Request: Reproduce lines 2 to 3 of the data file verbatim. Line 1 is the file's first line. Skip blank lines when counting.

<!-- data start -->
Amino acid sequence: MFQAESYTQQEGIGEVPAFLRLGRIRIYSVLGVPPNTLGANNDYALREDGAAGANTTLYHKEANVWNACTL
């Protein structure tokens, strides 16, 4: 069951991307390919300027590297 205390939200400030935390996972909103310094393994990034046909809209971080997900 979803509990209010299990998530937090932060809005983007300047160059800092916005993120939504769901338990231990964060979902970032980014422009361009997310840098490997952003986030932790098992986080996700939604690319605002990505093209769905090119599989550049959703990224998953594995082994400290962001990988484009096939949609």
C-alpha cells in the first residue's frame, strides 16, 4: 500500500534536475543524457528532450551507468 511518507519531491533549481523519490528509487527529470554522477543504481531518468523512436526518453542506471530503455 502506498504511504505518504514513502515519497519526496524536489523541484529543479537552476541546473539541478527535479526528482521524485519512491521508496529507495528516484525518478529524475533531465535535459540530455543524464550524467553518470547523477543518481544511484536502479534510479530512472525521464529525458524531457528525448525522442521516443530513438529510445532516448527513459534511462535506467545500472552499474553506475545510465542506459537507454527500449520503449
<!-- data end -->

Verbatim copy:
């Protein structure tokens, strides 16, 4: 069951991307390919300027590297 205390939200400030935390996972909103310094393994990034046909809209971080997900 979803509990209010299990998530937090932060809005983007300047160059800092916005993120939504769901338990231990964060979902970032980014422009361009997310840098490997952003986030932790098992986080996700939604690319605002990505093209769905090119599989550049959703990224998953594995082994400290962001990988484009096939949609």
C-alpha cells in the first residue's frame, strides 16, 4: 500500500534536475543524457528532450551507468 511518507519531491533549481523519490528509487527529470554522477543504481531518468523512436526518453542506471530503455 502506498504511504505518504514513502515519497519526496524536489523541484529543479537552476541546473539541478527535479526528482521524485519512491521508496529507495528516484525518478529524475533531465535535459540530455543524464550524467553518470547523477543518481544511484536502479534510479530512472525521464529525458524531457528525448525522442521516443530513438529510445532516448527513459534511462535506467545500472552499474553506475545510465542506459537507454527500449520503449